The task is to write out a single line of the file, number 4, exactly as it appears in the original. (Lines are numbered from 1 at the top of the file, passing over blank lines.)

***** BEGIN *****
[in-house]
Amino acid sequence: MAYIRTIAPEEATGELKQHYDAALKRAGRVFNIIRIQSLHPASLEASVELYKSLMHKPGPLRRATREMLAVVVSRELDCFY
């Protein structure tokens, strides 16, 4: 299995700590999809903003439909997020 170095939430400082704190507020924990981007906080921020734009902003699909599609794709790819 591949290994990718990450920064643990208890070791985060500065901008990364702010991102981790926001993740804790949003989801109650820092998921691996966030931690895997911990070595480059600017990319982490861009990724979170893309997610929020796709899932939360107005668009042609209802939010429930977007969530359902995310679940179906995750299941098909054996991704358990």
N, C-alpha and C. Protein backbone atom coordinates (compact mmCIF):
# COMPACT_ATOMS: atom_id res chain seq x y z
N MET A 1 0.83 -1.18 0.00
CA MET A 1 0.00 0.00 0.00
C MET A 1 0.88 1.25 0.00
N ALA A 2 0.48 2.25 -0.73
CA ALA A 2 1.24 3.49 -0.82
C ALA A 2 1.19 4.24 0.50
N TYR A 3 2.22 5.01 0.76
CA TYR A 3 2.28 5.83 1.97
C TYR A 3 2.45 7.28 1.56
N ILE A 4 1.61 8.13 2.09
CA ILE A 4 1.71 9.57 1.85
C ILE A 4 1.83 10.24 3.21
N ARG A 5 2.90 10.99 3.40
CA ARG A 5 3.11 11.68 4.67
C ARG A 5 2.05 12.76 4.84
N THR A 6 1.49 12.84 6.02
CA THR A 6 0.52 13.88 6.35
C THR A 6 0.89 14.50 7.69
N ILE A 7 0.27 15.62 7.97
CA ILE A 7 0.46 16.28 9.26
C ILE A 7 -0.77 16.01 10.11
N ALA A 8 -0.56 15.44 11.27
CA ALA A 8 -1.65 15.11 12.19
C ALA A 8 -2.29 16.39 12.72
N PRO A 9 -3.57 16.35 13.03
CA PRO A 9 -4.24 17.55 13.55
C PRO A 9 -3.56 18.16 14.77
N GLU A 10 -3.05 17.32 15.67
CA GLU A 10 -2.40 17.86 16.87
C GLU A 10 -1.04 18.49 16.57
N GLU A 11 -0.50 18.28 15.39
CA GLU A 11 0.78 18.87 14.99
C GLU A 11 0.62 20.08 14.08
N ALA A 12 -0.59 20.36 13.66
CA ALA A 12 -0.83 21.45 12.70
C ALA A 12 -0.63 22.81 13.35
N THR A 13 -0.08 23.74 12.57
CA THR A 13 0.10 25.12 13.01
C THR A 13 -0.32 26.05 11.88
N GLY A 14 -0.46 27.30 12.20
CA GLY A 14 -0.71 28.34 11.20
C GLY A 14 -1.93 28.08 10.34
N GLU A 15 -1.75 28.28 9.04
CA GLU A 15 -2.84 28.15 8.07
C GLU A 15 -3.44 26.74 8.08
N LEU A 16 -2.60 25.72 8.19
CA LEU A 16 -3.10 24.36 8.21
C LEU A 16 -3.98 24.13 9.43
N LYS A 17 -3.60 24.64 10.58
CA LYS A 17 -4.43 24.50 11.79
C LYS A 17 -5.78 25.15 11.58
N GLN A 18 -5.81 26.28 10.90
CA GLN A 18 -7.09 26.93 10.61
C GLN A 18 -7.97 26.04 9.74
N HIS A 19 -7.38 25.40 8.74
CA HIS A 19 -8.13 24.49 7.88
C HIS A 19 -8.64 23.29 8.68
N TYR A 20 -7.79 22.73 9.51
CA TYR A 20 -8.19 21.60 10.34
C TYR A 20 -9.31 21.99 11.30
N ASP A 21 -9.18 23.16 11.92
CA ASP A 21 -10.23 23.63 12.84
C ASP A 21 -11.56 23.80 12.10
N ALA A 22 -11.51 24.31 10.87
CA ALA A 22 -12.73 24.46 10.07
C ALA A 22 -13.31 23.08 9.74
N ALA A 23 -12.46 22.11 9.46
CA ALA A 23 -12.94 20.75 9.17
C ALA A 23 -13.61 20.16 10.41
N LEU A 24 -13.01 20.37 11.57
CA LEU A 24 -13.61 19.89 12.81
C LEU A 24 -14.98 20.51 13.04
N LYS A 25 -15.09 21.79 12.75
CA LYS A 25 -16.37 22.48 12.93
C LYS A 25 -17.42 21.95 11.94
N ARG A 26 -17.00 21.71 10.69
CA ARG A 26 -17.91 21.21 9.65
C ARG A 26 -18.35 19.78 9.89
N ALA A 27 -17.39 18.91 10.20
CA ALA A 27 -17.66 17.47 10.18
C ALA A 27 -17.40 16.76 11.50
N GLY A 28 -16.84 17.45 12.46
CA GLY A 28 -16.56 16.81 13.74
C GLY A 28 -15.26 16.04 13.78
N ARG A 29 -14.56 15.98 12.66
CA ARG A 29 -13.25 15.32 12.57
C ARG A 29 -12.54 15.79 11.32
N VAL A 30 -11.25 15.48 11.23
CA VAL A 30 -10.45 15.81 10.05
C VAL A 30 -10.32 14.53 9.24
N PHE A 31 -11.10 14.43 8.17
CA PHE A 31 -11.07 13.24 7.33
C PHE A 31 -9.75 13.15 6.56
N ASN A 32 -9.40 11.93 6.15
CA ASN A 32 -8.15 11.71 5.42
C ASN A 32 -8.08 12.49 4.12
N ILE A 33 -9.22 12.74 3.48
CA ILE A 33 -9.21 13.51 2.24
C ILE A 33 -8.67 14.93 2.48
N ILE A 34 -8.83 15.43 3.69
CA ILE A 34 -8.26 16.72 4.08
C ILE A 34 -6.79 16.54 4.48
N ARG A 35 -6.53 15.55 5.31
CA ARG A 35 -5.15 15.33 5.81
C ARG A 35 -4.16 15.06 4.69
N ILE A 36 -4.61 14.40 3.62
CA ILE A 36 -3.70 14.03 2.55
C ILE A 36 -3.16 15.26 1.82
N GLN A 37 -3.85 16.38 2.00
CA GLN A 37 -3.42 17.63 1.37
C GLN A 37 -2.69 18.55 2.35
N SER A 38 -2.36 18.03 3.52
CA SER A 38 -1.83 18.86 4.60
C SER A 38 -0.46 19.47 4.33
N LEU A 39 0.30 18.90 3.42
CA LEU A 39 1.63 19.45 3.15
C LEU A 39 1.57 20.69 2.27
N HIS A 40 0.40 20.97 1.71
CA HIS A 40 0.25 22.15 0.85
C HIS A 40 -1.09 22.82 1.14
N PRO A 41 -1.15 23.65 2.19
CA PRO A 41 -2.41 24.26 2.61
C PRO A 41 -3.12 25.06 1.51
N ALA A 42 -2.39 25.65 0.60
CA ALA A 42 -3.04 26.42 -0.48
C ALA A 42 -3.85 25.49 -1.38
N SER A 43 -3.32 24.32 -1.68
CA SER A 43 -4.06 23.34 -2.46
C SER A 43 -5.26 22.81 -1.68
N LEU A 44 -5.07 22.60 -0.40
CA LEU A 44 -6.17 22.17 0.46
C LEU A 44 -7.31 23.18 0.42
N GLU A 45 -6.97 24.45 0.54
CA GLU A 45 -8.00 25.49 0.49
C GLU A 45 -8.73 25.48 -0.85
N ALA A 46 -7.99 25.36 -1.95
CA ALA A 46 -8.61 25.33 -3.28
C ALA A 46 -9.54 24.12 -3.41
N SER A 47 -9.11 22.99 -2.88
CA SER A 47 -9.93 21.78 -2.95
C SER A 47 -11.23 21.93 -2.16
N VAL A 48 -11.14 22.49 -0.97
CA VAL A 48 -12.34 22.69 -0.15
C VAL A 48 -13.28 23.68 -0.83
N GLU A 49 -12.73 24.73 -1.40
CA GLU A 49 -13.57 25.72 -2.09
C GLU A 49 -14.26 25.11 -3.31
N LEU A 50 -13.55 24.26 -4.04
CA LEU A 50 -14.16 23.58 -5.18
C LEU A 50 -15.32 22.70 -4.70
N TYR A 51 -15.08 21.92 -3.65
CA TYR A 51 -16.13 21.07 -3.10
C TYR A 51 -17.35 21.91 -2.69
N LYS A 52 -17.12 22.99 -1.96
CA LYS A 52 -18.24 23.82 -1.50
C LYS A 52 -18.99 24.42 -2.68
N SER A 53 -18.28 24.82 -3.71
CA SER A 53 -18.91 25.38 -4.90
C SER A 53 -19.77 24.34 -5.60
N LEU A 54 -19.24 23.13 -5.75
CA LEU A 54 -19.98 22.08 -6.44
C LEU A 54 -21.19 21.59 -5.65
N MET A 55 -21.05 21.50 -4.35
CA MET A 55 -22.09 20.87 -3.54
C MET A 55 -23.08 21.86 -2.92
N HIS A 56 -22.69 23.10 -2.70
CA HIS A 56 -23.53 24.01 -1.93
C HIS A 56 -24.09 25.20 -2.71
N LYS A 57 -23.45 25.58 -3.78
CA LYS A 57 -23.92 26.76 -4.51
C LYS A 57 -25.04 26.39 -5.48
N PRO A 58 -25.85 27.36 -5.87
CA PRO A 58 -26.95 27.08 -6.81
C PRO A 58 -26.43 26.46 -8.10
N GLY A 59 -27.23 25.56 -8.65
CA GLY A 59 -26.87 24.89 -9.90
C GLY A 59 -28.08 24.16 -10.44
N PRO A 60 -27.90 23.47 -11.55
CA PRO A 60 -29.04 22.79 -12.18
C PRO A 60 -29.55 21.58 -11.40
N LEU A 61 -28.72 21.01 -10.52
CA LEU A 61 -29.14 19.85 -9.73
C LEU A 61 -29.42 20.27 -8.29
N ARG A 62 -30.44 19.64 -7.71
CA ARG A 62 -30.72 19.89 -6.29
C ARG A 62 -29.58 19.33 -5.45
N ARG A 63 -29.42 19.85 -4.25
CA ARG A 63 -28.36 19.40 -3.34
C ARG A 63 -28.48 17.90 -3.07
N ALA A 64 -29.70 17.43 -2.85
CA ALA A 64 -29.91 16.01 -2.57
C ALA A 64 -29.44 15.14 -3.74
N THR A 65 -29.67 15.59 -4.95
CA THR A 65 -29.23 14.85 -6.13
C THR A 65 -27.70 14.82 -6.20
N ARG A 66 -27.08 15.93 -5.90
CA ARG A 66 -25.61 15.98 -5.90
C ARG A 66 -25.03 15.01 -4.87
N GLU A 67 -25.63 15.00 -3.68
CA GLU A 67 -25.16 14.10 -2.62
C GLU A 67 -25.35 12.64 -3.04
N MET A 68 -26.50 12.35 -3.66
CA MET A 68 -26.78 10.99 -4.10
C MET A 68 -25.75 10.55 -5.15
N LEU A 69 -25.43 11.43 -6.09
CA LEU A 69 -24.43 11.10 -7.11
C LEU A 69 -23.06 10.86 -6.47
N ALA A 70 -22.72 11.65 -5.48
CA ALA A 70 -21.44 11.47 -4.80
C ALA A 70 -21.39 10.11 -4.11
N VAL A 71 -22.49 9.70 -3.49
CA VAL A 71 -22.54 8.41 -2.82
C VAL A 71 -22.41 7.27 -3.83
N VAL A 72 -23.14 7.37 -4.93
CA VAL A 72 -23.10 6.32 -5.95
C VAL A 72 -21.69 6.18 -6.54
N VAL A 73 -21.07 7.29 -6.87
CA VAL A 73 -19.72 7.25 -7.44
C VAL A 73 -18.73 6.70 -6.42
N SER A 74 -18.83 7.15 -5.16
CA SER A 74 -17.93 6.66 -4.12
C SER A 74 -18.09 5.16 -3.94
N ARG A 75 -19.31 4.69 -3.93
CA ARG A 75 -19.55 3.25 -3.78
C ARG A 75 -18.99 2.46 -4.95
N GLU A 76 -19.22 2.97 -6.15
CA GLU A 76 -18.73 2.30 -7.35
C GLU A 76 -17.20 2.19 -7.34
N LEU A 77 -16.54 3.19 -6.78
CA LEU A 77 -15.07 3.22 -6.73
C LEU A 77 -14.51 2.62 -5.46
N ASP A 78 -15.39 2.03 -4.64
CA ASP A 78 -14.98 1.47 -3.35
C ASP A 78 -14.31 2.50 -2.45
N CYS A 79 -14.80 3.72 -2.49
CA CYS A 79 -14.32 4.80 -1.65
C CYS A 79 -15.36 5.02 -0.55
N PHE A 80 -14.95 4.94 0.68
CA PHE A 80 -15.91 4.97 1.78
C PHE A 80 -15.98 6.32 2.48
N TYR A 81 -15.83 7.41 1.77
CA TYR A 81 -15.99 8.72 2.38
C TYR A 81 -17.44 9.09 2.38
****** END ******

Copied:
N, C-alpha and C. Protein backbone atom coordinates (compact mmCIF):